Communications Communique #3
National Chairperson of Communications Shari Guinta, January 30, 2017. Includes letter to Corus Entertainment re. Mary Kills People.
A new series just started on Global Television Network entitled Mary Kills People. I watched the trailer before it aired for the first time and found it disturbing. The premise of the show is about a doctor and her assistant who practise euthanasia as a sideline business. The trailer and first show portrays her visiting the bedside of a man with her assistant as she puts a drug into a champagne glass from a syringe, fills the glass with champagne and gives it to the patient. He becomes emotional and looks at the picture of his wife on the bedside table. The doctor relates a childhood story to him and he drinks the champagne concoction. It shows him going to sleep, having his pulse checked by the assistant and then his wife comes home unexpectedly. The doctor and her assistant quickly gather everything and leave out the balcony door, but she returns when she realizes that they did not take the money that the patient had paid for the “service”. The man suddenly awakens and the doctor then smothers him with a pillow and makes a hasty retreat. This was cold, callous murder. So is that where Canadian television is now?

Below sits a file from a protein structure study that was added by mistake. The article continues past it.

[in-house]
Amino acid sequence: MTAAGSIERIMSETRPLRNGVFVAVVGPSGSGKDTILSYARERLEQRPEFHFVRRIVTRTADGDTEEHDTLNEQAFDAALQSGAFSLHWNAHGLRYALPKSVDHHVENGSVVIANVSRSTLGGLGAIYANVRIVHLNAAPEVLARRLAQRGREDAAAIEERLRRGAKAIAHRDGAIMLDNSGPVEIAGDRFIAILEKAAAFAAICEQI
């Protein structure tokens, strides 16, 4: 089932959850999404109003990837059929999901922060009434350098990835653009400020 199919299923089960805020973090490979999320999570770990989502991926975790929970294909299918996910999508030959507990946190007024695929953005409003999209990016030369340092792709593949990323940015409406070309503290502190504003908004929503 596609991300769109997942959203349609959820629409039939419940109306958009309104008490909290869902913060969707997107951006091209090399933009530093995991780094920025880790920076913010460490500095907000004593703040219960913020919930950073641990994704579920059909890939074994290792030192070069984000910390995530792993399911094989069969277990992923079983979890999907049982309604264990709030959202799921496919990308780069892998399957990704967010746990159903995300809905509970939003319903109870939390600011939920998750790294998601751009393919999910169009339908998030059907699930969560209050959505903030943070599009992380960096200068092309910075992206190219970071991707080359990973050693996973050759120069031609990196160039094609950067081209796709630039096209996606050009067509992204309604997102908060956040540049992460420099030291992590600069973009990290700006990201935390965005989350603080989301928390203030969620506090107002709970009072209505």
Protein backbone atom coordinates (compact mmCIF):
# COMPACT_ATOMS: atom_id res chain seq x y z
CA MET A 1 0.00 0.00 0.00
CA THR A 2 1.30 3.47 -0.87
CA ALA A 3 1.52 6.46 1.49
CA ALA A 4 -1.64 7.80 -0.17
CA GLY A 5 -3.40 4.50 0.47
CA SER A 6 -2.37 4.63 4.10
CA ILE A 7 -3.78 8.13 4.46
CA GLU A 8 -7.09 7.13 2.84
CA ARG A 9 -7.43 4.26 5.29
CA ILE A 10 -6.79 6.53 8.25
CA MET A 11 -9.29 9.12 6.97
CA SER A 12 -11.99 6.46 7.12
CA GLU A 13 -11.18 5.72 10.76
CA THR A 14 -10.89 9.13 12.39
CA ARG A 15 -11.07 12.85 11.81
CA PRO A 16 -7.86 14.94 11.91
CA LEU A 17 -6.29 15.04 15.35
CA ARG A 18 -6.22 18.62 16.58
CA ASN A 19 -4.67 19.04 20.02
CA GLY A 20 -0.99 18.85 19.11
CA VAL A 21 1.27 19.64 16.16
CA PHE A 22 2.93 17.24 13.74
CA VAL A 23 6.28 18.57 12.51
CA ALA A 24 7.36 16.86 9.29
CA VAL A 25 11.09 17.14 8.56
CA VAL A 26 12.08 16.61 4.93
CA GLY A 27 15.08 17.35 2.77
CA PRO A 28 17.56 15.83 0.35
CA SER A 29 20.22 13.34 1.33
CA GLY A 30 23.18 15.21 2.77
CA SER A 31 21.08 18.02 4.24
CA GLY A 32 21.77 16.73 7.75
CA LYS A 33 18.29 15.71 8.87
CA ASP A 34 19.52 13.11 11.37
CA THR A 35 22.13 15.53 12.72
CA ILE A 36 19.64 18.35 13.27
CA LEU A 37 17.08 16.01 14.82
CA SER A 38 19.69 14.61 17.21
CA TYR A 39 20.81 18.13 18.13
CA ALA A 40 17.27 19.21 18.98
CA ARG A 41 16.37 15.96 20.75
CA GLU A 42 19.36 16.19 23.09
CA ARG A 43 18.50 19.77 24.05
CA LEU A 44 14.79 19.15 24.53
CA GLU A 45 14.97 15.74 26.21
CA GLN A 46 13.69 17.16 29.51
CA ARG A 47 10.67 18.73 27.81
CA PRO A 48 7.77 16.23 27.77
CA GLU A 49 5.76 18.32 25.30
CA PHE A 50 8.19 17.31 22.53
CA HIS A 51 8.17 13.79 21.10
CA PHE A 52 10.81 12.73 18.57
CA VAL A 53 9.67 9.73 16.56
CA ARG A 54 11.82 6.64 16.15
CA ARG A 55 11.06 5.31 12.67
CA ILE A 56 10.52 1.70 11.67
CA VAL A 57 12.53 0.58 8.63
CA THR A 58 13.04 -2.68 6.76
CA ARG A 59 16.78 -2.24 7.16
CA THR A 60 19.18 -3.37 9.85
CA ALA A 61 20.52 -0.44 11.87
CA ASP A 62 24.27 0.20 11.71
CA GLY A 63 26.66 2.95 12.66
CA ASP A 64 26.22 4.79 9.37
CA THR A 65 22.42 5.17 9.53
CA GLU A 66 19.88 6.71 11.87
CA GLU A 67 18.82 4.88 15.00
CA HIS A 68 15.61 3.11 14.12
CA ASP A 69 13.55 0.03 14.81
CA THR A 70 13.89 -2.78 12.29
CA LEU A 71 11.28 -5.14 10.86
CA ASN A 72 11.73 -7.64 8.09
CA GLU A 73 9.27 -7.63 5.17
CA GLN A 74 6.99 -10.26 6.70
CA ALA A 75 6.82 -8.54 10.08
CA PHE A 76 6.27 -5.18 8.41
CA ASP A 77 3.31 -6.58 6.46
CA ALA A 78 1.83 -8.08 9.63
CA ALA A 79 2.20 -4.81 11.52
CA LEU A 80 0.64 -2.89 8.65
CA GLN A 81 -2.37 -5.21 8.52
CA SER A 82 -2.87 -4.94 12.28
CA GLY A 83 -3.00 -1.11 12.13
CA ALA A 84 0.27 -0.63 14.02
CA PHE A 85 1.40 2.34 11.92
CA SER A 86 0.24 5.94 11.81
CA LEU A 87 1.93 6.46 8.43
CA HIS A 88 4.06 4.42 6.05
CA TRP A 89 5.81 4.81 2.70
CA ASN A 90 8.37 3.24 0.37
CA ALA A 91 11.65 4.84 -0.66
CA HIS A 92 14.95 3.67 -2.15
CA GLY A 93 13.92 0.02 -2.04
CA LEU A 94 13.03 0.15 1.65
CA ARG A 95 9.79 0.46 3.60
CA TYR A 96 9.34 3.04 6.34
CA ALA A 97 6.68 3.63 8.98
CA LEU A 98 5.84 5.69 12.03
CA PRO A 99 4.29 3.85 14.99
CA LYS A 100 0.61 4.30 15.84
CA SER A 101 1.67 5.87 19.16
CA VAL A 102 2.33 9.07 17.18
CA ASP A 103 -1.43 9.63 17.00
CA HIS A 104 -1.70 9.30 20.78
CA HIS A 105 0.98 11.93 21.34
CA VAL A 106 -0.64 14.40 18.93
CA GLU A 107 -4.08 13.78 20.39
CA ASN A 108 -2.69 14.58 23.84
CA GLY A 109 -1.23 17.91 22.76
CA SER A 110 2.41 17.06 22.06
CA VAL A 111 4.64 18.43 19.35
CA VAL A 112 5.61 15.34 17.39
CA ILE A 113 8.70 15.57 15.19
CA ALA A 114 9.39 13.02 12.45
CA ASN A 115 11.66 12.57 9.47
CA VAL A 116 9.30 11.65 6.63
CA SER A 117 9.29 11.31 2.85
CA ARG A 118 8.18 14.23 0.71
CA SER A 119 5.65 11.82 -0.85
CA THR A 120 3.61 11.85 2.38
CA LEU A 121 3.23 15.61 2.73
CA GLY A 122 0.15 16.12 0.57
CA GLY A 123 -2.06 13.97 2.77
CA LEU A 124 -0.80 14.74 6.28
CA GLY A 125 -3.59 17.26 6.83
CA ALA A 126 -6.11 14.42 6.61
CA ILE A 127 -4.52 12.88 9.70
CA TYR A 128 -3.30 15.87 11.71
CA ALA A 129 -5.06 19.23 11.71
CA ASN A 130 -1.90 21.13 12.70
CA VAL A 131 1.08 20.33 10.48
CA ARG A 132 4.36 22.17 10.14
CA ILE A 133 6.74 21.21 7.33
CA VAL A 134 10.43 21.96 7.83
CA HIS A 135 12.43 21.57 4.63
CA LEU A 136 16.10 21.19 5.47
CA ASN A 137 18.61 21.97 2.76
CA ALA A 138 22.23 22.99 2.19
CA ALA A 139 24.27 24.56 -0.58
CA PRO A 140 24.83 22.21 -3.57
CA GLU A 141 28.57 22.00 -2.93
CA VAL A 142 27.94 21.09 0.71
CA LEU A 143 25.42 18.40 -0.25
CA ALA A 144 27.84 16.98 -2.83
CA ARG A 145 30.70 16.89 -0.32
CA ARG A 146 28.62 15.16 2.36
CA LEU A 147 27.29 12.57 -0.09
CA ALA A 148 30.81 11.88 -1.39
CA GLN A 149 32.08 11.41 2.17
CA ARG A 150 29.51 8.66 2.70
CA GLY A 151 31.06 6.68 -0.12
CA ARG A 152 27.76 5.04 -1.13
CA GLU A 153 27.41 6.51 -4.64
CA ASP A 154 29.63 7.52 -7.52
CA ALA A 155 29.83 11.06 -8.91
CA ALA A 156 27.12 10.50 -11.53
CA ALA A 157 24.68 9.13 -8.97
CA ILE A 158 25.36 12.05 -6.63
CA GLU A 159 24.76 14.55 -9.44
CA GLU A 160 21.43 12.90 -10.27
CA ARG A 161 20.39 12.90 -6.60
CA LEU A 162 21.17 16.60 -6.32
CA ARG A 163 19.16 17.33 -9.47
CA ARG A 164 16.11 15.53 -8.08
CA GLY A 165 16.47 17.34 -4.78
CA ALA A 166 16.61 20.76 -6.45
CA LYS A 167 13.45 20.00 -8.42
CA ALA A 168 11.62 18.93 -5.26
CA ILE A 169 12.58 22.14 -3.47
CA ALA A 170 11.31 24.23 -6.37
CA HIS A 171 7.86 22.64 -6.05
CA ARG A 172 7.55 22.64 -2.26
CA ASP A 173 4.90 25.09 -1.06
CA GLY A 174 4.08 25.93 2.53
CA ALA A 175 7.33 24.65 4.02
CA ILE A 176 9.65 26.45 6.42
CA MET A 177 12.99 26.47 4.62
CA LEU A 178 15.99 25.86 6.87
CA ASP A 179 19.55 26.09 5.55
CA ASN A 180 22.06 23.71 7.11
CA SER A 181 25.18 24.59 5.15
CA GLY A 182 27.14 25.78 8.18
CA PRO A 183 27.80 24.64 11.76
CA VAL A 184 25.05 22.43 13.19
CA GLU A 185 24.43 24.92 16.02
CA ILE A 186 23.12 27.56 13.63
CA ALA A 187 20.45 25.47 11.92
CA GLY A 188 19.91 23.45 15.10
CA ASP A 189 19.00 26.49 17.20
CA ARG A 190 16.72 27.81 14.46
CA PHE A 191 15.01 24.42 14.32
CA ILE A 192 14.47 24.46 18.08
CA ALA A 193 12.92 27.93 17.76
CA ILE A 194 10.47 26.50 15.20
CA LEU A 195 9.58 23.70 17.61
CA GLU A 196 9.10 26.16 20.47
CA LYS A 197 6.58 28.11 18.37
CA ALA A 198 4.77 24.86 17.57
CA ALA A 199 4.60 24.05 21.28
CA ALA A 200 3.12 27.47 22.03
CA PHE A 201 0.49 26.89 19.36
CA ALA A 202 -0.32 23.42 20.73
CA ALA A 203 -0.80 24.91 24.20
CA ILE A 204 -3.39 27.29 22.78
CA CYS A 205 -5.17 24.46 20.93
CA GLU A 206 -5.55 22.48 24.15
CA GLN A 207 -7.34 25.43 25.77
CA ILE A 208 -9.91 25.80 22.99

There was an article in the Toronto Star about the series on January 24, 2017 by Bill Brioux. He explains the writer of the series, Tara Armstrong, is a young woman who “was always obsessed with death.” Miss Armstrong mentions that she named the main character Mary because “I wanted a biblical name,” then adding “that this may be considered irreverent”, but that was okay because she also wanted “there to be humour.”
Members should watch the trailer or an episode of the series to see what I mean when euthanasia is dramatized, sensationalized and even glamorized by this show, not to mention what it suggests of the work ethics of health care professionals in Canada. Google Mary Kills People and then write to Global Television Network and voice your opinion about this series and suggest it be pulled. Those of us who have already contacted the network have received a standard reply and so I would encourage members to also contact the Canadian Broadcasting Standards Council (CBSC) at firstname.lastname@example.org. The Catholic Women’s League of Canada has issued a press release regarding this which can be viewed on the national website.